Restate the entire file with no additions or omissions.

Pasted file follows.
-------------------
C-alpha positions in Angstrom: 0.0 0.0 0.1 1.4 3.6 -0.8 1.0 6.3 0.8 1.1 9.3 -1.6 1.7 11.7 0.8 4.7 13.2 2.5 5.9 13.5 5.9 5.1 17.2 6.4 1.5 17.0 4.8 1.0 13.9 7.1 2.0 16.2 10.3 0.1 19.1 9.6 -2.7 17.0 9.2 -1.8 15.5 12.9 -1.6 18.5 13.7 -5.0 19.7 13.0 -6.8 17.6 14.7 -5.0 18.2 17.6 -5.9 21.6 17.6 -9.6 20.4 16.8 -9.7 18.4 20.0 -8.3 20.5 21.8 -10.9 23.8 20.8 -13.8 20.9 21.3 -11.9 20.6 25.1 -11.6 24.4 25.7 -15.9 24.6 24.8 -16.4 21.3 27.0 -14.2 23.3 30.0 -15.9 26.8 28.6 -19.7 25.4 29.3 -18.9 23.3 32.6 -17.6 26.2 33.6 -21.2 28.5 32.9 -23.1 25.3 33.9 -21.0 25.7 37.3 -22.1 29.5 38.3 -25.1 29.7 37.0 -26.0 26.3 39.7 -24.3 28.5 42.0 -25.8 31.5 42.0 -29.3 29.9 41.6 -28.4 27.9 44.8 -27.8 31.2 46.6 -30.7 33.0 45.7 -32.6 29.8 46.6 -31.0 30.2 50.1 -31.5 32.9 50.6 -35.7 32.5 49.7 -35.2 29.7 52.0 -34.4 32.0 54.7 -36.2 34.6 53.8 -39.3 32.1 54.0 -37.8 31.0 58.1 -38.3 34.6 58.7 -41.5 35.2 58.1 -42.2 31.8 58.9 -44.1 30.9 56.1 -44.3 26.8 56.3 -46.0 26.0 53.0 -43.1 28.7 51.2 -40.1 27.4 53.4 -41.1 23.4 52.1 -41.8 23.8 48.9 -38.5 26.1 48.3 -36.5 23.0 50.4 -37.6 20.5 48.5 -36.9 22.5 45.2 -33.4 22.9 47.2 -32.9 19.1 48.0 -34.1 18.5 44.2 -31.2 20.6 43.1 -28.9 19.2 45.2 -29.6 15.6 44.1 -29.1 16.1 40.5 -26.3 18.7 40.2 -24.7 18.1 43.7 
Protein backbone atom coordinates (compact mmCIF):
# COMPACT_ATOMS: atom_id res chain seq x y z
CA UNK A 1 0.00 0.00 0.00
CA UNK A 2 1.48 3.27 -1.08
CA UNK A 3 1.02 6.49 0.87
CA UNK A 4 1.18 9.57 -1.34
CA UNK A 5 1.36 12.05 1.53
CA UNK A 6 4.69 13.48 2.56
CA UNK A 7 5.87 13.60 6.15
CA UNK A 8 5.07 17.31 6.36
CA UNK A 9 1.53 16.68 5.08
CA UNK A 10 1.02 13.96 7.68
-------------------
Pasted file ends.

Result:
C-alpha positions in Angstrom: 0.0 0.0 0.1 1.4 3.6 -0.8 1.0 6.3 0.8 1.1 9.3 -1.6 1.7 11.7 0.8 4.7 13.2 2.5 5.9 13.5 5.9 5.1 17.2 6.4 1.5 17.0 4.8 1.0 13.9 7.1 2.0 16.2 10.3 0.1 19.1 9.6 -2.7 17.0 9.2 -1.8 15.5 12.9 -1.6 18.5 13.7 -5.0 19.7 13.0 -6.8 17.6 14.7 -5.0 18.2 17.6 -5.9 21.6 17.6 -9.6 20.4 16.8 -9.7 18.4 20.0 -8.3 20.5 21.8 -10.9 23.8 20.8 -13.8 20.9 21.3 -11.9 20.6 25.1 -11.6 24.4 25.7 -15.9 24.6 24.8 -16.4 21.3 27.0 -14.2 23.3 30.0 -15.9 26.8 28.6 -19.7 25.4 29.3 -18.9 23.3 32.6 -17.6 26.2 33.6 -21.2 28.5 32.9 -23.1 25.3 33.9 -21.0 25.7 37.3 -22.1 29.5 38.3 -25.1 29.7 37.0 -26.0 26.3 39.7 -24.3 28.5 42.0 -25.8 31.5 42.0 -29.3 29.9 41.6 -28.4 27.9 44.8 -27.8 31.2 46.6 -30.7 33.0 45.7 -32.6 29.8 46.6 -31.0 30.2 50.1 -31.5 32.9 50.6 -35.7 32.5 49.7 -35.2 29.7 52.0 -34.4 32.0 54.7 -36.2 34.6 53.8 -39.3 32.1 54.0 -37.8 31.0 58.1 -38.3 34.6 58.7 -41.5 35.2 58.1 -42.2 31.8 58.9 -44.1 30.9 56.1 -44.3 26.8 56.3 -46.0 26.0 53.0 -43.1 28.7 51.2 -40.1 27.4 53.4 -41.1 23.4 52.1 -41.8 23.8 48.9 -38.5 26.1 48.3 -36.5 23.0 50.4 -37.6 20.5 48.5 -36.9 22.5 45.2 -33.4 22.9 47.2 -32.9 19.1 48.0 -34.1 18.5 44.2 -31.2 20.6 43.1 -28.9 19.2 45.2 -29.6 15.6 44.1 -29.1 16.1 40.5 -26.3 18.7 40.2 -24.7 18.1 43.7 
Protein backbone atom coordinates (compact mmCIF):
# COMPACT_ATOMS: atom_id res chain seq x y z
CA UNK A 1 0.00 0.00 0.00
CA UNK A 2 1.48 3.27 -1.08
CA UNK A 3 1.02 6.49 0.87
CA UNK A 4 1.18 9.57 -1.34
CA UNK A 5 1.36 12.05 1.53
CA UNK A 6 4.69 13.48 2.56
CA UNK A 7 5.87 13.60 6.15
CA UNK A 8 5.07 17.31 6.36
CA UNK A 9 1.53 16.68 5.08
CA UNK A 10 1.02 13.96 7.68